Report: Houston's Strong International Ties Elevate Local Economy Despite Global Challenges
Despite factors ranging from global inflation to the Russia-Ukraine war, key indicators show Houstonâs ties to the global economy are strengthening. Thatâs according to a new analysis released by the Greater Houston Partnership in its Global Houston report.Â
The analysis documents how Houstonâs international activity in 2021 set records as other sectors showed signs of improvement:
Â The Houston-Galveston Customs District now handles more tonnage (over 351.5 million metric tons in 2021) than it did prior to the pandemic.
COVID-19 had a short-lived impact on Houstonâs exports. Exports topped $140 billion last year, well above the previous record of $128.7 billion set in 2019.
Foreign direct investment (FDI) continues to improve. The Partnership documented 26 business expansions from companies headquartered overseas in 2021, up from 13 in 2020. That number is still short of the typical annual average of 30 to 40 such announcements.Â
The poor job market, international travel restrictions, and anti-immigrant rhetoric continues to slow the flow of newcomers from abroad, but Houston should see an uptick in international migration this year. Immigration added only 12,500 new residents to Houstonâs population in 2021.
International air traffic continues to edge closer to pre-pandemic levels. The Houston Airport System handled 7.3 million international passengers in 2021, up from 3.9 million handled in 2020 but below the pre-COVID peak of 12.0 million in 2020. Â
The pandemic caused the worst economic downturn since the Great Depression. Two and a half years later, COVID-19 no longer appears to be a top risk for economic growth. But there are other issues driving concerns. According to the report, economic damage from the Russian invasion of Ukraine is contributing to a slowdown in global growth and adding to inflation. However, several indicators demonstrate strong momentum in Houston, including the regionâs strong economy, increased industrial production, a manufacturing PMI reading above 50, and tight labor markets.Â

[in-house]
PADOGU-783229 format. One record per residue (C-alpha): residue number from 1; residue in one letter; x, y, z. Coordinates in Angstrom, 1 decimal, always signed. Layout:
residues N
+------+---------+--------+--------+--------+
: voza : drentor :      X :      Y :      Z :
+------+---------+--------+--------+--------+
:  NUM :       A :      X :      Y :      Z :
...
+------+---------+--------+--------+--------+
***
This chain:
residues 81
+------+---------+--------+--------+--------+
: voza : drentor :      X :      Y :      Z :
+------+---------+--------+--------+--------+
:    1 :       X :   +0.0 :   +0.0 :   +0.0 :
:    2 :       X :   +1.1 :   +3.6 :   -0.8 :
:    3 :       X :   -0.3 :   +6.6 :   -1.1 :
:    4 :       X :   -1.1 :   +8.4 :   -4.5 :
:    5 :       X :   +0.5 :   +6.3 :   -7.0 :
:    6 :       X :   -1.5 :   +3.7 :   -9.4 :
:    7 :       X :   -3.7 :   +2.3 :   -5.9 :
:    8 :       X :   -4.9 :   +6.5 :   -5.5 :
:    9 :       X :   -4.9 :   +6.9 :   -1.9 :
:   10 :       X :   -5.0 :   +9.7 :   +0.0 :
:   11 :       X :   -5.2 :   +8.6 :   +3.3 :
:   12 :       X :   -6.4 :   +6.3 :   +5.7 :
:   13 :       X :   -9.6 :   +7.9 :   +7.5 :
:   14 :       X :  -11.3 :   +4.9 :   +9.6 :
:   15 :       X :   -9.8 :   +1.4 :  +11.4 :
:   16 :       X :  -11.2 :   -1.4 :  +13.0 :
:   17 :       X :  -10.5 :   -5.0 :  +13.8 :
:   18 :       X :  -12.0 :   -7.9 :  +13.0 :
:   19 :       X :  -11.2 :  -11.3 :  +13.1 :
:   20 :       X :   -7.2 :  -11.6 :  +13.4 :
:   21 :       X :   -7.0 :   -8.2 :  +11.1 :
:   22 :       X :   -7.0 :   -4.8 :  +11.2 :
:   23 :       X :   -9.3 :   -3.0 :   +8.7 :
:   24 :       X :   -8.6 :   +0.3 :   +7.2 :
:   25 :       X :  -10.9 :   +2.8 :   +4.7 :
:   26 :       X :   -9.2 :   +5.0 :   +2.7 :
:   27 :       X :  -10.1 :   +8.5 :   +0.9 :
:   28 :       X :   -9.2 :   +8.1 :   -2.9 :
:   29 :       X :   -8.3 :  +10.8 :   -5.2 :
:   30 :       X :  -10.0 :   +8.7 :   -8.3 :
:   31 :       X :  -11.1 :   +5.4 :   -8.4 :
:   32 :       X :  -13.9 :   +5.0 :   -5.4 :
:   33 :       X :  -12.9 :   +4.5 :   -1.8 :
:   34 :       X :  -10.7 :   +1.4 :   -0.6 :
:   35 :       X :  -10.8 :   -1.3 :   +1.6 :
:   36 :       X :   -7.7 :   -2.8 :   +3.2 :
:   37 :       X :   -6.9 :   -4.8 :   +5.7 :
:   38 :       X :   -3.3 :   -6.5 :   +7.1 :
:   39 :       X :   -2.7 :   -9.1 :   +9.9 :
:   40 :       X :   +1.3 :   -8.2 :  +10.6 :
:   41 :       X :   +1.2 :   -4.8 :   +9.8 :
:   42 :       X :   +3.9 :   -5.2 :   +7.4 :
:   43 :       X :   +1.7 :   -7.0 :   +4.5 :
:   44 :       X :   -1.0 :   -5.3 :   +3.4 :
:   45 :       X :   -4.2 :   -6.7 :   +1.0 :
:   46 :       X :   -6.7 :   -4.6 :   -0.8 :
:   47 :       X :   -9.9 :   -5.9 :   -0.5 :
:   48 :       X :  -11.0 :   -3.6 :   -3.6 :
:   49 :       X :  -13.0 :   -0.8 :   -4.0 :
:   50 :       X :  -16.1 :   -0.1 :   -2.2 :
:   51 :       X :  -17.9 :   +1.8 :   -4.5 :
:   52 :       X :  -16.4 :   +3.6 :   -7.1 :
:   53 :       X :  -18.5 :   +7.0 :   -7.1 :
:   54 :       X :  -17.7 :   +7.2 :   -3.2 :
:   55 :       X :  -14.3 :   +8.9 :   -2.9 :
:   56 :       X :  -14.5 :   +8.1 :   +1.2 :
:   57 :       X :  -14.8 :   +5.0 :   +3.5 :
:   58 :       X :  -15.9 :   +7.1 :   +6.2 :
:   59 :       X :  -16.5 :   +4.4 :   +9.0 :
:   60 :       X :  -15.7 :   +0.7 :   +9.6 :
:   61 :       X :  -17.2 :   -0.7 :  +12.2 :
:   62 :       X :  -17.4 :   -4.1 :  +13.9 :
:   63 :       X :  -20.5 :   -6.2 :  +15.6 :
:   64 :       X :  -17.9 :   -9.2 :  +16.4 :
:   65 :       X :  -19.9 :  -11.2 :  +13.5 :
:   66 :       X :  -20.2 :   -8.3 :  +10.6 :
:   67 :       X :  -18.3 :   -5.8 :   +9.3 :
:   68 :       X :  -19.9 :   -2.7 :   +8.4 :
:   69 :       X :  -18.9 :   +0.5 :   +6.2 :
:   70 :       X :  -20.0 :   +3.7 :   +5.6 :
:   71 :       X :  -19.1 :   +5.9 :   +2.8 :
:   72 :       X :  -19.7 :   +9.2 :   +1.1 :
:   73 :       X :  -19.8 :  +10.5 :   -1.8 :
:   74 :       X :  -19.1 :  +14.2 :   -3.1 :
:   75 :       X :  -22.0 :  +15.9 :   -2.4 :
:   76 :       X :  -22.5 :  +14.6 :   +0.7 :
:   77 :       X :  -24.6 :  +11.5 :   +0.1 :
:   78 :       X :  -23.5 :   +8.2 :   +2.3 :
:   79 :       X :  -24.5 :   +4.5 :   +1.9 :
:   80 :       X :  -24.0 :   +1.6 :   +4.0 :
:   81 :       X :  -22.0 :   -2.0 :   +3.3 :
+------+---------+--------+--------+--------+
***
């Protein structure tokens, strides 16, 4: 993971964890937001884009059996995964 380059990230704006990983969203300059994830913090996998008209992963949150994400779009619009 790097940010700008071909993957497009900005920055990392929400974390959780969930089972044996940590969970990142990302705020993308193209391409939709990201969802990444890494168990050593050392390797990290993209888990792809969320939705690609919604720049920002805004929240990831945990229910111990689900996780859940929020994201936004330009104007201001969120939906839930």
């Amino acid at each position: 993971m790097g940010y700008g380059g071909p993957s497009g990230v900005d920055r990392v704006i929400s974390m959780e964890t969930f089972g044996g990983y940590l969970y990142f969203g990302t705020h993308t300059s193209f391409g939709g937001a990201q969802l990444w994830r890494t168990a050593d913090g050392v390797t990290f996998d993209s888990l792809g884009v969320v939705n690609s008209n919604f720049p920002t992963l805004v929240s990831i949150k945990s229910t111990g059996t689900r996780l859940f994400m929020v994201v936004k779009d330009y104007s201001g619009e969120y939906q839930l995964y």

âThe most likely scenario is for slower growth, perhaps a recession in Europe, but a slowdown in the global economy is unlikely to nudge Houston into recession this year,â said Partnership Senior Vice President of Research Patrick Jankowski.Â
Other data included in the report reflects Houstonâs influence as a global business hub:Â
Houston has trading relationships with more than 200 countries.
The Houston-Galveston Customs District ranked first in tonnage handled (exports and imports) in 2021, a position itâs held 11 of the last 15 years. The district ranked fifth in value of shipments (exports and imports) last year, up one from 2020.
The value of exports via the district have exceeded imports since 2013.
Over 1,700 foreign-owned firms have an office, factory, distribution, or service center in Houston.Â
Nearly 150 Houston-headquartered companies operated subsidiaries outside the U.S.Â
Another section of the Global Houston report provides additional statistics and information about Houstonâs international business ties and ranks the regionâs top 20 trade partners. The value of goods and services traded increased among all leading partners in 2021, bouncing back from the losses in 2020.
Top 10 Houston trade partners and the value of trade in 2021:Â
China -- $24.7 billion, up from $19.3 billion in 2020.Â
Mexico -- $21.6 billion, up from $14.5 billion in 2020.Â
Brazil -- $16.9 billion, up from $12.0 billion in 2020.Â
Korea -- $16.2 billion, up from $9.5 billion in 2020.Â
India -- $13.9 billion, up from $8.0 billion in 2020.Â
Netherlands -- $13.8 billion, up from $9.5 billion in 2020.
Germany -- $11.9 billion, up from $9.5 billion in 2020.
Japan -- $11.5 billion, up from $7.7 billion in 2020.
United Kingdom -- $9.8 billion, up from $7.6 billion in 2020.
Columbia -- $7.1 billion, up from $5.3 billion in 2020.